Very satisfying read, a quick one too, and often hard to put down. This story is a mixture of wry humor, psychological insight, and dreams of the best possible outcome ever. Like others have said, the ending was a bit too dreamy, too "perfect." My only criticism is that it actually would have been much more satisfying if the ending had been written differently. I liked that this author opened up the door to accepting single motherhood by choice, but then regretted seeing her almost compulsively...more
An uneven novel that doesn't compare to her previous effort, Animal Husbandry. I still think Zigman is one of the more intelligent chick-lit writers around, but it seems she gets a bit lazy with this one. The descriptions of the relationship the main character was in resonated with me more than the whole I-want-a-baby-sooooo-bad stuff, but even so, I was a bit annoyed at how unrealistic things became, particularly towards the end. I will say I was surprised by the ending, but that's just me, onc...more
I'd read Animal Husbandry, by this same author, and liked it, so I bought this one when it was on the bargain books aisle at Barnes & Noble. To the extent that I paid $4 for a hardback (which I always love), I liked it okay. The author has some funny, quirky ways she writes things, which I like, and I don't recall too many (any?) other books about a woman wanting to get pregnant via articial insemination, so it gets points for a different topic. The ending is a bit nauseating to me, but they...more
Dating Big Bird was alright, but I felt detached from the characters and their stories.
Dee G-p
Sweet, funny and a great perspective on finding love in many different spaces :)
This one was OK. The concept wasn't bad: a mid-30s singelish woman living in NYC really wants to be a mother. Unfortunately, the way the story unfold wasn't that great, and the events didn't always flow smoothly. I think this could have been a much better story if the writing had been more cohesive, and perhaps if it wasn't the story of a woman working in the fashion industry. That made me feel as if the story should have been funnier, since all books with the fashion industry as a "character" h...more
I picked this up the night I finished Zeitoun to try and give my brain a break. It has (or could have) a serious side becuase it looks at an issue facing many of use (to have kids or not, can you do it by yourself, etc.) but it is so glossed over by the lame character development that I think it is just a letdown.
This is a reread from back in grad school. I had forgotten most of it, the section I thought was completely stupid when I first read it still came across just as stupid, and it led to...more
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I went through a phase reading about young women with glamorous NY jobs (Death by Prada, etc.) when I was stuck in an very unglamorous job on Long Island! I read this before I had kids, and remember thinking no one would be as crazy over it as she was, but if I read it now I'd prbably be more in tune with the story. I can remember if that I did think parts were funny enough to read Animal Husbandry after it...
Listened to Dating Big Bird by Laura Zigman. Ellen is consumed by a powerful longing to have a baby. There's just one problem. Malcolm, the man she loves, is too scarred by the long ago death of his son to ever consider fatherhood again... I give this book 1 star and a 1. The worst book I have ever listened to. It was so boring I couldn't wait till it was over. Not a good book at all.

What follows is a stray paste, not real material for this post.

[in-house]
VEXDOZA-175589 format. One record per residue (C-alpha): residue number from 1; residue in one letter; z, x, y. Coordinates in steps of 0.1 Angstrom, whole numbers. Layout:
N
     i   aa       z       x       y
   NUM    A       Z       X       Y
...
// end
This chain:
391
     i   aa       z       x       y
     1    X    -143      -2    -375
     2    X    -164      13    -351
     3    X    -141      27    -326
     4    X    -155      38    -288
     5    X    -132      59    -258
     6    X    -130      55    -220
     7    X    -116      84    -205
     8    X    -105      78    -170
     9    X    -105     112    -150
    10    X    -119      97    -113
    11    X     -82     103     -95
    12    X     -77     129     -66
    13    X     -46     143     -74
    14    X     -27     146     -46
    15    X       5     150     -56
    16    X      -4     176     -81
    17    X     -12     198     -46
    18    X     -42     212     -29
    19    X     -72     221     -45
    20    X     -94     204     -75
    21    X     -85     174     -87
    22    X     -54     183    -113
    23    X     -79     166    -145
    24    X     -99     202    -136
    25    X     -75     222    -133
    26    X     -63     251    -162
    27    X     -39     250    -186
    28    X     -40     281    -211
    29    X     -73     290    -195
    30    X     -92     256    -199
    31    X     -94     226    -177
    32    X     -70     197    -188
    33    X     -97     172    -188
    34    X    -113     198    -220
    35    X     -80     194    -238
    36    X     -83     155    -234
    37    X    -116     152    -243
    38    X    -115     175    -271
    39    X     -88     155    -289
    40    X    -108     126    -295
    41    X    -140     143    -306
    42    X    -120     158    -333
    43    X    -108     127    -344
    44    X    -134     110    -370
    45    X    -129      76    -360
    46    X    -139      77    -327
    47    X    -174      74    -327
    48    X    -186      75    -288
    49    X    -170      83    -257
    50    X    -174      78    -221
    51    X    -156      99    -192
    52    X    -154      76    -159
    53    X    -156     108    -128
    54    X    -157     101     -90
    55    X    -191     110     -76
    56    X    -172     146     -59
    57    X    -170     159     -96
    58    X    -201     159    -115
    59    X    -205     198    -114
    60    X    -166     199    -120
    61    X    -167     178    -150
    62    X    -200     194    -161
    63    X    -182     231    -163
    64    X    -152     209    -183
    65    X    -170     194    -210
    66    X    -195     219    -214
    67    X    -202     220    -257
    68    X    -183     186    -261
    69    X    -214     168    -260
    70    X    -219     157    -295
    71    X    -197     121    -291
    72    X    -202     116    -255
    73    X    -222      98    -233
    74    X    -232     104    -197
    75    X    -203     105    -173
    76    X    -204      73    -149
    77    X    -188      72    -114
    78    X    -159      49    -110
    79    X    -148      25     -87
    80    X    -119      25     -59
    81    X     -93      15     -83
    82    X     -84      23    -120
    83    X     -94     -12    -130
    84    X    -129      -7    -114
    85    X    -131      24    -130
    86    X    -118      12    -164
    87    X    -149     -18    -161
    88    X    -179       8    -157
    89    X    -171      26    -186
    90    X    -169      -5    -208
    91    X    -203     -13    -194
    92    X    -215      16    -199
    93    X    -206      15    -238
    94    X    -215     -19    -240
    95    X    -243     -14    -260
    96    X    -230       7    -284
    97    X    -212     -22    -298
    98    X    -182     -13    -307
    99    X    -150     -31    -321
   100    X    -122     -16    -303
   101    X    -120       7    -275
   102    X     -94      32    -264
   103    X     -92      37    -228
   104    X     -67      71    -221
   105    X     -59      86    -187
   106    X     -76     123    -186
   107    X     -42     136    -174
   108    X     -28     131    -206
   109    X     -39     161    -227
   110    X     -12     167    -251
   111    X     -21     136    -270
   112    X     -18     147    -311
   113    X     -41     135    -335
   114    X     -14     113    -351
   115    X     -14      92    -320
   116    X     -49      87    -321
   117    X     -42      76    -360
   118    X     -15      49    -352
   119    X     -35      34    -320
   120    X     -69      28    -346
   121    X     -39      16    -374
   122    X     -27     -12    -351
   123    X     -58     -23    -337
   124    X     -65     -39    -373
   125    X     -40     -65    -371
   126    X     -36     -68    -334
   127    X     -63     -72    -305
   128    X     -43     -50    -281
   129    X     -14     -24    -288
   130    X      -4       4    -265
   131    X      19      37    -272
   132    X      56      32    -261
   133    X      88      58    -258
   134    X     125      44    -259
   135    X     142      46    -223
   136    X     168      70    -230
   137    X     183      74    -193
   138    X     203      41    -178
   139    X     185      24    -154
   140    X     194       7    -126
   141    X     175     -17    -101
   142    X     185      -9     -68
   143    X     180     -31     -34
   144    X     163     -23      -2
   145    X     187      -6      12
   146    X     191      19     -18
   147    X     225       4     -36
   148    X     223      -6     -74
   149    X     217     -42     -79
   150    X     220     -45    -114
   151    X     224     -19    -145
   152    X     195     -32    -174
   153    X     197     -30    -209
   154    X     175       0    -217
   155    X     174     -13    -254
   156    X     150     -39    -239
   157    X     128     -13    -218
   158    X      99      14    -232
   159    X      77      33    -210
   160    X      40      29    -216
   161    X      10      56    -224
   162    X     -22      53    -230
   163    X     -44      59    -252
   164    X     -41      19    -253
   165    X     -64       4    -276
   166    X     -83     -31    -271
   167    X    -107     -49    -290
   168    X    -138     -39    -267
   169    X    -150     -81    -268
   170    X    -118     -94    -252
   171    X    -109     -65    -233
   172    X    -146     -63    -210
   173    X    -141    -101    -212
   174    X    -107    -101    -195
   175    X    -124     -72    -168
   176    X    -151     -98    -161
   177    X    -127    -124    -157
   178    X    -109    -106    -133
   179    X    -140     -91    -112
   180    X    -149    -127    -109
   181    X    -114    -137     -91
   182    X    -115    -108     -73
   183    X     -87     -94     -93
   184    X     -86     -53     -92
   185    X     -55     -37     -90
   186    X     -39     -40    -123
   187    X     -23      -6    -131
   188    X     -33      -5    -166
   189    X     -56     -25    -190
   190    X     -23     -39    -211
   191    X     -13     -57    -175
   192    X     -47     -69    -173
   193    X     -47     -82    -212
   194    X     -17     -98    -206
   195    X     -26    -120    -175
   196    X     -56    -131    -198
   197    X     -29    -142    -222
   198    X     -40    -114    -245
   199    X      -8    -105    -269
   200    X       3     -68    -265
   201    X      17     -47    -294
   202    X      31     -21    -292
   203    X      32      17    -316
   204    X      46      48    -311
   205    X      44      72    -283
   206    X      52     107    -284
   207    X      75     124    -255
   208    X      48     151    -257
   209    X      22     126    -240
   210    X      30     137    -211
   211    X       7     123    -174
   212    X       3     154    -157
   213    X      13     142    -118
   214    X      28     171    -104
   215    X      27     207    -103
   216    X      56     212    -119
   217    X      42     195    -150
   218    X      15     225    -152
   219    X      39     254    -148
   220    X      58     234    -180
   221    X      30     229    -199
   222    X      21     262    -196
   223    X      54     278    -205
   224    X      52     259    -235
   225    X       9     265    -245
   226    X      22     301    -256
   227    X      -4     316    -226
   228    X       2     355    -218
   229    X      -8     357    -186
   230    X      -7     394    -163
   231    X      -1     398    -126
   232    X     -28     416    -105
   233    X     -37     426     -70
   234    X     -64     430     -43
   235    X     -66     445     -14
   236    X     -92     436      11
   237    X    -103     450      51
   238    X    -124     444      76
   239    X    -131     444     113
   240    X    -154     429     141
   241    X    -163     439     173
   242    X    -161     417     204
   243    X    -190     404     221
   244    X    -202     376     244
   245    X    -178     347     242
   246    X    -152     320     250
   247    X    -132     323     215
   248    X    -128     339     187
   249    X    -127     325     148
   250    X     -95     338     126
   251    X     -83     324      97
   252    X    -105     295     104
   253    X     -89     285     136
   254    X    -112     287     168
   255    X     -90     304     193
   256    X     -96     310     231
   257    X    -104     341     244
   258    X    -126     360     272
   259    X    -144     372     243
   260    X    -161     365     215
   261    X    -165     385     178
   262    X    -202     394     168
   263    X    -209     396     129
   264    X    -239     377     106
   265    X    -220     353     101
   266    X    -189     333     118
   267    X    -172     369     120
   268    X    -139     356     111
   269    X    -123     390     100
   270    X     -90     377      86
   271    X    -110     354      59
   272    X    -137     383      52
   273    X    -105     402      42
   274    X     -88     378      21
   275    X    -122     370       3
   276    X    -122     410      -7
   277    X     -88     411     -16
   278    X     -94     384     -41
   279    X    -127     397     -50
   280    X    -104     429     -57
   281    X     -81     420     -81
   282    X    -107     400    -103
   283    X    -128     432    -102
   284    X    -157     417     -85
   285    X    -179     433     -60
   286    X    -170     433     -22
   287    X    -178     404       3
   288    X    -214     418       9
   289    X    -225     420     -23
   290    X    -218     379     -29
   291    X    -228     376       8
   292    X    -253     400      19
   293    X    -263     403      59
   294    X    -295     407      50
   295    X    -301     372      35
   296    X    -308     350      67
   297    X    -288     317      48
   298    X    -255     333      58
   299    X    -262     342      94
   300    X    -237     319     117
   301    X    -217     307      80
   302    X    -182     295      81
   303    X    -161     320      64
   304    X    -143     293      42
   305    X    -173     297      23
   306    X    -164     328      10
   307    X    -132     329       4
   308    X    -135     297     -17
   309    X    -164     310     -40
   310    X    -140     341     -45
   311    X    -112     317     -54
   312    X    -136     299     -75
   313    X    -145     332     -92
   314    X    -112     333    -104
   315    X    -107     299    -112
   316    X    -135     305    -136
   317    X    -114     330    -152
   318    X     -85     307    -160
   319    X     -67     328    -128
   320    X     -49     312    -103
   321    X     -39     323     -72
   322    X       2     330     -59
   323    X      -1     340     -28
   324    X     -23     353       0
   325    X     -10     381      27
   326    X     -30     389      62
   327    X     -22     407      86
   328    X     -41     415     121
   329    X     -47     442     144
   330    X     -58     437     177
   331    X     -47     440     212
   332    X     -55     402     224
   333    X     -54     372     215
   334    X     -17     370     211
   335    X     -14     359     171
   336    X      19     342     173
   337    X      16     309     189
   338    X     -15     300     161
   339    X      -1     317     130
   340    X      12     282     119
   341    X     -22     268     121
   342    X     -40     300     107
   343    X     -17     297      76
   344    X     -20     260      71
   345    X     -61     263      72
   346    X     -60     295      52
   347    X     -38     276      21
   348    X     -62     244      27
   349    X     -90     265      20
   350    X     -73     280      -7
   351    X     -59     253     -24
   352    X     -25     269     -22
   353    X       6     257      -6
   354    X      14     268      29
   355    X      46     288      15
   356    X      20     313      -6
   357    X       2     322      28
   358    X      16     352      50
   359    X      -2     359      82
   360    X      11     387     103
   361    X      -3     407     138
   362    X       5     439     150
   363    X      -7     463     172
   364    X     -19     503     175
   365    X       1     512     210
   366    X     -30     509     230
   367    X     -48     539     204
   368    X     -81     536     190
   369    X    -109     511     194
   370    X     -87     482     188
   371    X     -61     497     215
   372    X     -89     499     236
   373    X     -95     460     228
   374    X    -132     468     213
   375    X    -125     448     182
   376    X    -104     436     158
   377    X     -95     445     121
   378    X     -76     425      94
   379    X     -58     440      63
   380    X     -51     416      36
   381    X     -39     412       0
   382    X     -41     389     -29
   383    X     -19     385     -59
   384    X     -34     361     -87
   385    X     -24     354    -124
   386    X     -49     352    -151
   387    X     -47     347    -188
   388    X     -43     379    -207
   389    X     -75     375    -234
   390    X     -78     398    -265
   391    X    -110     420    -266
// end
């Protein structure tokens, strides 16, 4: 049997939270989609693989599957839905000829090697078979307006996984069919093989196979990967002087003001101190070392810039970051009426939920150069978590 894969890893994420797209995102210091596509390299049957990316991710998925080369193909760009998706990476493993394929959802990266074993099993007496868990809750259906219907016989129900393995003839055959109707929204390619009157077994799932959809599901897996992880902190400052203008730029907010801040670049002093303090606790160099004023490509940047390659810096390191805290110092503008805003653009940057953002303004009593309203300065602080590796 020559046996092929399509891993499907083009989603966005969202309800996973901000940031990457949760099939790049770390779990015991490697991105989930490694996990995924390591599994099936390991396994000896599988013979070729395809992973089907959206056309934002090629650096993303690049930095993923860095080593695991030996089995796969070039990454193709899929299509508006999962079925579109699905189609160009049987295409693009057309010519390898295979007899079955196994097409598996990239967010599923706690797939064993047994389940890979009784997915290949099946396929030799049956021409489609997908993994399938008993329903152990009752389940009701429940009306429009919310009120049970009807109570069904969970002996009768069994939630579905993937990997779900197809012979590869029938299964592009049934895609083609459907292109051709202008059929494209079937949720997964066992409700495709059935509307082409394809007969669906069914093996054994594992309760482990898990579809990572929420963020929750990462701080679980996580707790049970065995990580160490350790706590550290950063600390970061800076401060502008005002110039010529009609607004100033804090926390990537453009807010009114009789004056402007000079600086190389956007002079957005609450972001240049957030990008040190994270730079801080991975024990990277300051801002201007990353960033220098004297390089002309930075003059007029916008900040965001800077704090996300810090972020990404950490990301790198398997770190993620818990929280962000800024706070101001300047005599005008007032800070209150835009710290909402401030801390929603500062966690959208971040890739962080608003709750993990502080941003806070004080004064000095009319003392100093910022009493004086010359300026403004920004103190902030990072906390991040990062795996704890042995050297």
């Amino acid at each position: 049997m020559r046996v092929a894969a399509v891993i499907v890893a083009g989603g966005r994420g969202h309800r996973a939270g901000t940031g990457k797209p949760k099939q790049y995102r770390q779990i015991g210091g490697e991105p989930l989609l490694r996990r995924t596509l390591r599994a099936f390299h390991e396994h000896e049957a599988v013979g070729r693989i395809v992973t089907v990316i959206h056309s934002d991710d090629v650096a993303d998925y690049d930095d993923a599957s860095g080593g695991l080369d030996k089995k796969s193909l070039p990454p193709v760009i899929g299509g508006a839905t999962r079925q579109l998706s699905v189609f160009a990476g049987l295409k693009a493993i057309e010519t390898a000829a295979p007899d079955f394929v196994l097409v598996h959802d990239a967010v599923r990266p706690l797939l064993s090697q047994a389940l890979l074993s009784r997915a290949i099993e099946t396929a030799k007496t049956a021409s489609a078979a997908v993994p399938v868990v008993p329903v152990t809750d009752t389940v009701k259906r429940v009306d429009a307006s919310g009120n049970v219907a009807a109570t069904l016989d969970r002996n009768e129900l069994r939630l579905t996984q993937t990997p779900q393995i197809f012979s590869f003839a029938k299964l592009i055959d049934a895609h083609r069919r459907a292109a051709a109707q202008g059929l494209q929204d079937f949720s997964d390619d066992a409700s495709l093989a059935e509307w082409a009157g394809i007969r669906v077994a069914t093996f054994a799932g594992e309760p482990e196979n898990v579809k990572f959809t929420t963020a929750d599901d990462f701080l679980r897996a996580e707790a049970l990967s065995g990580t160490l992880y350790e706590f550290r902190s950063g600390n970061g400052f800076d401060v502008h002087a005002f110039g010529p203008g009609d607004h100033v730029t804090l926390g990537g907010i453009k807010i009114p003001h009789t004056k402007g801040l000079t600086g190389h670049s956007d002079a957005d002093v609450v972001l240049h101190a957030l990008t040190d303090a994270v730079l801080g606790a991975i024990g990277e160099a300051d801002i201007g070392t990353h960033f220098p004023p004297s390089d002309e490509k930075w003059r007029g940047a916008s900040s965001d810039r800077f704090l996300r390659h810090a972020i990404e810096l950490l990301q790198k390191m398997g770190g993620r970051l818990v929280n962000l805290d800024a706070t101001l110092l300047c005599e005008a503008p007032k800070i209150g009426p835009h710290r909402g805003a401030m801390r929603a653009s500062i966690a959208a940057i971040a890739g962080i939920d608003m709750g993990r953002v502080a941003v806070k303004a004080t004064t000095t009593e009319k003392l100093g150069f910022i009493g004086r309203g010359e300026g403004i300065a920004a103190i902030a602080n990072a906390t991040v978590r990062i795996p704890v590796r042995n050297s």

Jun 25, 2008 Carrie rated it 2 of 5 stars  ·  review of another edition
Recommends it for: spoiled shopaholics with relationship concerns
Shelves: funny
Eh, I don't know why I tortured myself by reading three of her books. The older I got, the less fun Zigman is to read. True, this book deals with parenting instincts, which you would think would be aimed at people a little older than those in "Animal Husbandry." But it's more of the same relationship story. Plus I don't have any parenting instincts.
This is not a bad book. 1 star looks pretty awful. But 1 star stands for "didn't like it", which is true, I didn't. I don't hate it, though. Anyway, just wanted to clear that up. I read this book a loooong time ago, so I feel like I can't really go into detail in a review, but I remember it had a sort of rushed ending, and just wasn't very good.
This is an interesting book, but the storyline isn't all that realistic. If you're looking for a moderately entertaining beach read, this might be a good choice. It's a cross between devil wears prada (main character works in marketing for a designer) and some other books like this. Character's goal is to have a baby, no matter what.
A single-ish woman (she's in a relationship that hardly counts as one) really wants a baby and she decides to pursue artificial insemination. The title comes from the main character's realization that Big Bird would make a pretty good dad, he's tall, good with kids etc. Funny and sad at the same time.
Sharal Hunter
This book dragged for me. Where I felt the story should have had some forward momentum with the lead character chasing her dream of having a baby, it seemed to focus on the lead character whining about how much she wanted a baby and how many failed relationships she has had.
I really enjoyed this book. The first few pages are what really sold me on this book and brought me into it. If you are looking for something deep and intense then this is not for you. Wanted a light hearted book that is a serious topic but the way it was written was great.
Wished the book was longer
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Laura Zigman grew up in Newton, Massachusetts, and graduated from the University of Massachusetts at Amherst and the Radcliffe Publishing Procedures Course.

She spent ten years working in New York in book publishing where she was a publicist for Times Books, Vintage Books, Turtle Bay Books, Atlantic Monthly Press, and Alfred A. Knopf.

After moving to Washington, D.C. and working briefly as a project...more
More about Laura Zigman...
Animal Husbandry Her Piece of Work Il Teorema della Mucca Nuova Muško blago